March 20, 2016

Astro-GR@Barcelona 2009: From Astrophysics to Fundamental Physics



from the merger of compact objects by supermassive black holes. Organised by Pau Amaro-Seoane, Priscilla Cañizares, Carlos F. Sopuerta, Alberto Lobo and Bernard F. Schutz.

The Laser Interferometer Space Antenna (LISA) is the future ESA-NASA Gravitational Wave Observatory. It will look for GW signals in the low-frequency band (0.1 mHz – 1 Hz), mainly from the following sources: galactic binaries, the coalescence and merger of massive black holes in galaxies at cosmological distances, the capture and inspiral of stellar compact objects into massive black holes at galactic centers and even from cosmological stochastic backgrounds.

These observations promise to open a completely new window to the exploration of the Universe, which is expected will have important consequences for our knowledge in astrophysics, cosmology, and fundamental physics. This edition of the Astro-GR meetings will focus again (like the first meeting in the series) on the third source above, (iii), which due to the mass ratio of these binaries they are commonly known as Extreme-Mass-Ratio Inspirals (EMRIs). Considering the possible existence of intermediate-mass black holes, an additional source of gravitational waves for LISA will the inspiral of stellar-mass compact objects into an IMBH or the inspiral of an IMBH into a MBH. These sources, again due to the mass ratio of the binaries, are known as an intermediate-mass ratio inspirals (IMRIs).

These are one of the main sources of gravitational waves expected for LISA and their observations will produce spectacular science. In particular, with EMRI observations we will be able to map isolated black holes with high precision, obtaining very accurate values of their mass, spin, and some gravitational multipoles that will allow us to verify whether they are the stationary solutions predicted by General Relativity and described by the Kerr metric.

We can also try to use these sources to test General Relativity and alternative theories of gravity. In addition, LISA will provide information from hundreds (or even more) of massive black holes from the low redshift Universe (z < 1). This information should allow us to get information of the history of these black holes and from here we could test models of galaxy formation. Moreover, given that LISA will measure precise luminosity distances to these EMRIs, there is the possibility of doing precision cosmology with these sources (correlating the information with galaxy catalogs as has been proposed recently). The meeting will focus on the following topics:

  1. Astrophysical mechanisms that produce EMRI-LISA events
  2. Astrophysical mechanisms that can produce Intermediate-Mass-Ratio Inspirals (IMRIs)
  3. Modelling of EMRI-IMRI waveforms
  4. Data Analysis for EMRI-LISA sources
  5. Cosmology and Fundamental Physics with EMRI-IMRI observations


Pau Amaro-Seoane, Theocharis Apostolatos, Gerard Auger, Stas Babak, Leor Barack, Matt Benacquista, Tamara Bogdanovic, Jeandrew Brink, Chris van den Broeck, Priscilla Cañizares, Roberto Capuzzo, Monica Colpi, Neil Cornish, Nicolas Douillet, Steve Drasco, Emili Elizalde, Marc Favata, Guillaume Faye, Valeria Ferrari, Jonathan Gair, Leonardo Gualtieri, Mark Hannam, Sascha Husa, Jose Luis, Oliver Jennrich, Philippe Jetzter, Antoine Klein, Badri Krishnan, Yuri Levin, Alberto Lobo, Ilya Mandel, Frank Ohme, Eric Plagnol, Antoine Petiteau, Eduardo Portero, Miguel Preto, Constanze Rödig, Lucia Santamaria, Misao Sasaki, Bangalore Sathyaprakash, Rainer Schödel, Bernard Schutz, Deirdre Shoemaker, Alicia Sintes, Carlos Sopuerta, Alessandro Spallicci, Ulrich Sperhake, Miquel Trias, Michele Vallisneri, Shang Yu, Nico Yunes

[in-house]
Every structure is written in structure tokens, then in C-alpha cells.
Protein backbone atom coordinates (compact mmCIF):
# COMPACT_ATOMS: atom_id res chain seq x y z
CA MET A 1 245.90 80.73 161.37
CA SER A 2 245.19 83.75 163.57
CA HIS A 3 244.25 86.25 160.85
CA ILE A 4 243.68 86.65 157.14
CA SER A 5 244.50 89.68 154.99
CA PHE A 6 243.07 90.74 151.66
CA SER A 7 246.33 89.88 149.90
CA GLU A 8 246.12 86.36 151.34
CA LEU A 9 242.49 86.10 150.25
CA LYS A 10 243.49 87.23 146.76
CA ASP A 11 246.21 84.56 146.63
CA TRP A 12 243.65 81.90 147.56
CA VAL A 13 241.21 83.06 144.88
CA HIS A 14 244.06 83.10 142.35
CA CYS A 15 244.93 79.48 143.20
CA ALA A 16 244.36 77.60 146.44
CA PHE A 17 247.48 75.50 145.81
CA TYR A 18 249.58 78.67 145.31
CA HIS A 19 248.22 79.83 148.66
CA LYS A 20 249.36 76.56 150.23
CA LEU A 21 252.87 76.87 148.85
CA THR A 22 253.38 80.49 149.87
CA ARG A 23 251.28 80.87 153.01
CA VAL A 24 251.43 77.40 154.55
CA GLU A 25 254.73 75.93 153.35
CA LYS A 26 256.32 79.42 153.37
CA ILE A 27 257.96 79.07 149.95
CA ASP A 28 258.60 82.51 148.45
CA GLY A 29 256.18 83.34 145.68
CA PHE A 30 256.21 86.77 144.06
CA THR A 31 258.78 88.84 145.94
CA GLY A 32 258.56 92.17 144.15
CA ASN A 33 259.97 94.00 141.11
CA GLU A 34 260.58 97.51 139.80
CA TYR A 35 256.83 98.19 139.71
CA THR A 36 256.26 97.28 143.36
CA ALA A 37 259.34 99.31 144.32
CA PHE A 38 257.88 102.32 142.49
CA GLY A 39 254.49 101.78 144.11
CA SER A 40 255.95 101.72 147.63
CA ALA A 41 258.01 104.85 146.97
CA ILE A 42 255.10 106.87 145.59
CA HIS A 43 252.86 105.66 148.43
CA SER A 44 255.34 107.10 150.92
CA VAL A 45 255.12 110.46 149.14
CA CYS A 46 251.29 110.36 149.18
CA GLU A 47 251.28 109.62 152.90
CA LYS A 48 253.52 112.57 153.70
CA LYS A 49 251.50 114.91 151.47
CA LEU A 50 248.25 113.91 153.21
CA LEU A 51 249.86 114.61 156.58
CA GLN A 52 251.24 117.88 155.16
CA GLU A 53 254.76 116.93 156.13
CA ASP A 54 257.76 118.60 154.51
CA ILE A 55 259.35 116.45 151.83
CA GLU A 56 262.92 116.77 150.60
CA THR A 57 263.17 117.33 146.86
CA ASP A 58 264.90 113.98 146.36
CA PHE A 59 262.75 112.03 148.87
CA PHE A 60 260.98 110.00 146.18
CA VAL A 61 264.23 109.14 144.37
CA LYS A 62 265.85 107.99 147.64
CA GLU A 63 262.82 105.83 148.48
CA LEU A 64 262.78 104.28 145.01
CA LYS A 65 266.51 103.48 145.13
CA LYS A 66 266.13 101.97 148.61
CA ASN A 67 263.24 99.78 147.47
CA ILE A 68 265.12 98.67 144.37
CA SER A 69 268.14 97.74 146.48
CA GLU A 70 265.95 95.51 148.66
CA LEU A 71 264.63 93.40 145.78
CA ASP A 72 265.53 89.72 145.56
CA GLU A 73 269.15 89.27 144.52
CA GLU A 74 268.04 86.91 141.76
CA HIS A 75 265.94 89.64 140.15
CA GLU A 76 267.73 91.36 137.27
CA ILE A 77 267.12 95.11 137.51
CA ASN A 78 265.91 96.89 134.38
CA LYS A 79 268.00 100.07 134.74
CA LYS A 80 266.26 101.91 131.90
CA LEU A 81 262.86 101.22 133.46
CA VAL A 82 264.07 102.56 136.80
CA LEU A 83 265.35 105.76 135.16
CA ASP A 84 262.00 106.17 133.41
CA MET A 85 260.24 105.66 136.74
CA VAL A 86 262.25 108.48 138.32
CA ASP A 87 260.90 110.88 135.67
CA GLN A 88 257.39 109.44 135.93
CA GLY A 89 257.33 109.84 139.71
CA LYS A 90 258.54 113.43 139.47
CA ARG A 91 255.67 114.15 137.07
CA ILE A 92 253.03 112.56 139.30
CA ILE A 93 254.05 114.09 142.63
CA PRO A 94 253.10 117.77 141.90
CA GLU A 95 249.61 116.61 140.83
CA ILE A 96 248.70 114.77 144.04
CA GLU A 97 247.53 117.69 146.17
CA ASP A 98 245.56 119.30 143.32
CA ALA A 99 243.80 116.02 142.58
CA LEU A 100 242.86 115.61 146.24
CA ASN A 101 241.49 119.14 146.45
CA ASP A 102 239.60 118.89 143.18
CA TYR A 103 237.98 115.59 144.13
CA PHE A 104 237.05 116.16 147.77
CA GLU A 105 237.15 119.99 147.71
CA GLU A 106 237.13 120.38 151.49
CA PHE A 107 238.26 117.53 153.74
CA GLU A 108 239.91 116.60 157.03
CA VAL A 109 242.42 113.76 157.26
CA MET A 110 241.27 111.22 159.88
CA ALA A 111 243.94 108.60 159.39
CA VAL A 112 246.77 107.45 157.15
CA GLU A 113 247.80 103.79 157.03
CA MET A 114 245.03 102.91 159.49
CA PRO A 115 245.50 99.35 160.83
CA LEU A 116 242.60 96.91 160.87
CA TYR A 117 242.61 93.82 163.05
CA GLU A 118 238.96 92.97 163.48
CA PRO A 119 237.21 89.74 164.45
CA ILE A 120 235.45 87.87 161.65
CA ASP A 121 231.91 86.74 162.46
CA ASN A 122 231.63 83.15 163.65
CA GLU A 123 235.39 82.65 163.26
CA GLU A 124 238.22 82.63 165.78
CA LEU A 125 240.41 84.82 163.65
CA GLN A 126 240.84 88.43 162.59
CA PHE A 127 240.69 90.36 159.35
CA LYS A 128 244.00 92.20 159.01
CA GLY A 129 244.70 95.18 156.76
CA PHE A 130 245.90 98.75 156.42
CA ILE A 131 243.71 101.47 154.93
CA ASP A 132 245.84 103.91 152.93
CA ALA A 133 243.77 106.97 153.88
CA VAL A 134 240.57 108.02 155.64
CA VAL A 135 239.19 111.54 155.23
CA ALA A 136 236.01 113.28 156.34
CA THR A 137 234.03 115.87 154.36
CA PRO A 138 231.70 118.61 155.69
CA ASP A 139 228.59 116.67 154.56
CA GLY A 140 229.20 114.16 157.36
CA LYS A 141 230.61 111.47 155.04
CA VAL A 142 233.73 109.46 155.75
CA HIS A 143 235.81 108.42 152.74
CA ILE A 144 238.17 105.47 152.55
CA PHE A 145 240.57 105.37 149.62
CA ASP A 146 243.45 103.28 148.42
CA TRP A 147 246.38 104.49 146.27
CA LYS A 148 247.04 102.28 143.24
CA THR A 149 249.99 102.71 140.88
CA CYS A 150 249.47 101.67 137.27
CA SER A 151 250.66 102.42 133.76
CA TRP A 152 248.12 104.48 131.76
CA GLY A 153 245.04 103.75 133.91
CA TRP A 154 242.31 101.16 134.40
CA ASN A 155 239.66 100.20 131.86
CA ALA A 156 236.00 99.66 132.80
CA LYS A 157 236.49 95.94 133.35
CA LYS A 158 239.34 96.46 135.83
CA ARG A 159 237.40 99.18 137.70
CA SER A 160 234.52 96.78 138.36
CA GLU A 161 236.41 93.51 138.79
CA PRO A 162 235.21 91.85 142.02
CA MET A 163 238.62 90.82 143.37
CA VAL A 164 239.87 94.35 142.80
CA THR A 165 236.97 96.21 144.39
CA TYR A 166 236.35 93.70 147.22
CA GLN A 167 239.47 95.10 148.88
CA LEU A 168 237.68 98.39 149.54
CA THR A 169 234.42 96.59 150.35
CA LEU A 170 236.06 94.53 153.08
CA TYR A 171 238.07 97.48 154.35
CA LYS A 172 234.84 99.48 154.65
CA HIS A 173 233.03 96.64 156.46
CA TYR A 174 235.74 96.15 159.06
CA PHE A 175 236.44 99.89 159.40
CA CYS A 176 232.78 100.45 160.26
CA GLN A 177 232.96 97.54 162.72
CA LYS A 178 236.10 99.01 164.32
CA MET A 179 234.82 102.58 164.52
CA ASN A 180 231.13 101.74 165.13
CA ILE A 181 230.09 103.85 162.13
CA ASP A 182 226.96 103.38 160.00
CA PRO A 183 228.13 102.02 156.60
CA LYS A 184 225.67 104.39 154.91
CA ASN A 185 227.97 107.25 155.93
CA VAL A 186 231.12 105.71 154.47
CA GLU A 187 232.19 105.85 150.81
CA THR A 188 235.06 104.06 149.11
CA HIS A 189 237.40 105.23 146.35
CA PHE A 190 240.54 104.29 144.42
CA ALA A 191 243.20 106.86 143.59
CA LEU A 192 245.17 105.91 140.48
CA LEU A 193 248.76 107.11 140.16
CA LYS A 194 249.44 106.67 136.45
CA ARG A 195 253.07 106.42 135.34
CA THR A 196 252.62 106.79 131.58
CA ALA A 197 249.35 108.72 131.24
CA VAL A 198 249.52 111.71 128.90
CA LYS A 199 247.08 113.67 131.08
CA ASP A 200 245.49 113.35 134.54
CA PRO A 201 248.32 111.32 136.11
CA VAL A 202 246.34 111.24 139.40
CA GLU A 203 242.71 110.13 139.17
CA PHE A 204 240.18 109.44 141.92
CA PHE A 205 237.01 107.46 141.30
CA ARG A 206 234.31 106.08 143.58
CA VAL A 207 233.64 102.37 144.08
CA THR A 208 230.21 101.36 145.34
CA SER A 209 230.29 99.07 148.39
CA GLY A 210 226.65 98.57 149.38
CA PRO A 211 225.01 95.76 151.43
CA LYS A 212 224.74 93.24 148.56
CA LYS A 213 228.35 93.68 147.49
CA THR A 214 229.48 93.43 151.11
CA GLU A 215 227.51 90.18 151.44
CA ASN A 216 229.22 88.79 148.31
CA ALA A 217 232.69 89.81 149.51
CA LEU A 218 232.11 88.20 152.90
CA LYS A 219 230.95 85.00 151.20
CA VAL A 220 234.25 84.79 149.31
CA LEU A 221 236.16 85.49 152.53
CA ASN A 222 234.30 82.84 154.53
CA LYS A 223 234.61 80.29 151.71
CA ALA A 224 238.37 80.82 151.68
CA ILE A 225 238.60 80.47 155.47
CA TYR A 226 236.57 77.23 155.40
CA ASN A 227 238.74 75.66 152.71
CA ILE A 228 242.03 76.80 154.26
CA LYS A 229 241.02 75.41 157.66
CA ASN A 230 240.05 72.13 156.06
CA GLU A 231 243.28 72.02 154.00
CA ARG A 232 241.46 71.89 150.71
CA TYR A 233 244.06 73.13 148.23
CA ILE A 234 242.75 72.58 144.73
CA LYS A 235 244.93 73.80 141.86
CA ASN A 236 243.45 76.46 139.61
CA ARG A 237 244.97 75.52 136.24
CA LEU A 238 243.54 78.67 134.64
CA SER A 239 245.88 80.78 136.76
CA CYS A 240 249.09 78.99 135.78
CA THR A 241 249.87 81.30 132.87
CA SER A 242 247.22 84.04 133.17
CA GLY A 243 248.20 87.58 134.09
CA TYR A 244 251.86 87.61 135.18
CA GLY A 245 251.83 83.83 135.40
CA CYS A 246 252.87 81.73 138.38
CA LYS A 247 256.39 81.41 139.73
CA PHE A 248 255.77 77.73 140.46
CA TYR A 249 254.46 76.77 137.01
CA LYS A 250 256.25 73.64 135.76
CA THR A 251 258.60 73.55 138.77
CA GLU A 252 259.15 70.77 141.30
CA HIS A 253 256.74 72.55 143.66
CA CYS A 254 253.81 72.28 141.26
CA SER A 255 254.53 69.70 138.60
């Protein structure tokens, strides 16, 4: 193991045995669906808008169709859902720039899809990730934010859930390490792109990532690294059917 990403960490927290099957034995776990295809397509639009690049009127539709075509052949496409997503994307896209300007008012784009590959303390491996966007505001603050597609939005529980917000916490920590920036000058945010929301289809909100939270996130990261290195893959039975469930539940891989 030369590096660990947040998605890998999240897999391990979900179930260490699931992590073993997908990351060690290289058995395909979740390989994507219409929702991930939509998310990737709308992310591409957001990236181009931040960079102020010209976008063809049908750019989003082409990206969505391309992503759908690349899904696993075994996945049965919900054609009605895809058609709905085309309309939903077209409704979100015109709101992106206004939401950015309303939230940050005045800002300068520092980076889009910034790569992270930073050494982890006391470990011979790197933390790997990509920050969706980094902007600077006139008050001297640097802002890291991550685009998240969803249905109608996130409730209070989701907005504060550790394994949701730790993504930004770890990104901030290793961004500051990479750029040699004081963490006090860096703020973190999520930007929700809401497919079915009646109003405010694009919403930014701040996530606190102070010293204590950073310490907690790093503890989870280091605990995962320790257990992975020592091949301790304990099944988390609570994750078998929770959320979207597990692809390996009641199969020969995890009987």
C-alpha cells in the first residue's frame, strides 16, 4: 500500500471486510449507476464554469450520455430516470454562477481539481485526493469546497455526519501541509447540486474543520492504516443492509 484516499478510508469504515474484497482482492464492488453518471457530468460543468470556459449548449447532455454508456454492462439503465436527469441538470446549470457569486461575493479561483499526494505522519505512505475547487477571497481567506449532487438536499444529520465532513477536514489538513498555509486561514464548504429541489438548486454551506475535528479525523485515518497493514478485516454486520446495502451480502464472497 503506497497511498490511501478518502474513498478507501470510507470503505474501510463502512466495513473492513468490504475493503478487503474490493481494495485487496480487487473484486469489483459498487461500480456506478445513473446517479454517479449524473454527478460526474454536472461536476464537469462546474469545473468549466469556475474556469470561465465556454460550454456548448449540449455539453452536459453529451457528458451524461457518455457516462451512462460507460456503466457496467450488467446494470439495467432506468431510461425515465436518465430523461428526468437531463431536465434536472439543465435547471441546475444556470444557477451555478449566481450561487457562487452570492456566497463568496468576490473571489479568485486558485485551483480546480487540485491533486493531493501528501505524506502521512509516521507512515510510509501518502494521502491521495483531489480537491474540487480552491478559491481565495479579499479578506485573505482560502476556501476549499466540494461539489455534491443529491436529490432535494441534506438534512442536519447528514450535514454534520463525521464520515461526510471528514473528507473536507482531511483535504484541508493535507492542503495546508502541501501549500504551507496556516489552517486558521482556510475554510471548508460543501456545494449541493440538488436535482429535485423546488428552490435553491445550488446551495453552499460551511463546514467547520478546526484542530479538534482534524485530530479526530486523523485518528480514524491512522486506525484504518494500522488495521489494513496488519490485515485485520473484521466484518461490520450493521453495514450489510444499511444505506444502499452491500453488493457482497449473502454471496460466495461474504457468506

Addressed and worked out partially in the satellite sessions. Download here.


Carlos F. Sopuerta, Bernard F. Schutz and Pau Amaro-Seoane: “What is all this about? A Howto to the meeting”
Pau Amaro-Seoane: “Astrophysics of EMRIs and their event rate for dummies” (slides)
Eduardo Portero (aka Ed Porter): “Detecting Gravitational Wave signals with LISA” (slides)
Leor Barack: “Finite-mass correction to the ISCO of a Schwarzschild black hole” (slides)
Neil Cornish: “Detecting EMRI signals with LISA” (slides)
Michele Vallisneri: “Introduction to parameter estimation for GW sources” (slides)
Oliver Jennrich: “Status of the technology for LISA” (slides)
Theocharis Apostolatos: “A method to discern a Kerr metric from other kind of metrics through GWs from EMRIs” (slides)
Rainer Schödel: “Stars, stellar and intermediate mass black holes near Sagittarius A*” (slides)
S. B. Sathyaprakash: “Fundamental physics and cosmology with supermassive black holes” (slides)
Nico Yunes: “Post-Newtonian modeling of EMRIs and IMRIs” (slides)
Miquel Trias: “Delayed rejection schemes for efficient Markov-Chain Monte-Carlo sampling of multimodal distributions” (slides)
Pau Amaro-Seoane: “IMBHs and clusters: Sources of GWs” (slides)
Tamara Bogdanovic: “Search for SMBH binaries: Understanding observational evidence” (slides)
Matt Benacquista: “Galactic compact object binary contributions to the foreground signal” (slides)
Antoine Klein: “Measuring SMBH mergers with LISA: the importance of the waveform accuracy” (slides)
Constanze Rödig: “Multiwavelength periodicity study of Markarian 501” (slides)
Ulrich Sperhake: “Numerical simulations of BH binaries as sources of GWs” (slides)
Monica Colpi: “Binary black holes in gaseous nuclear discs: linking spin and accretion to dynamics” (slides)
Carlos Sopuerta: “Testing a class of alternative theories of gravity with LISA” (slides)
Antoine Petiteau: “Detecting spinning BH binaries with LISA” (slides)
Guillaume Faye: “Spin of inspiraling compact binaries” (slides)
Jon Gair: “Testing Fundamental Physics using LISA EMRI observations” (slides)
Satellite A: “Conclusions A” (slides)
Satellite B: “Conclusions B” (slides)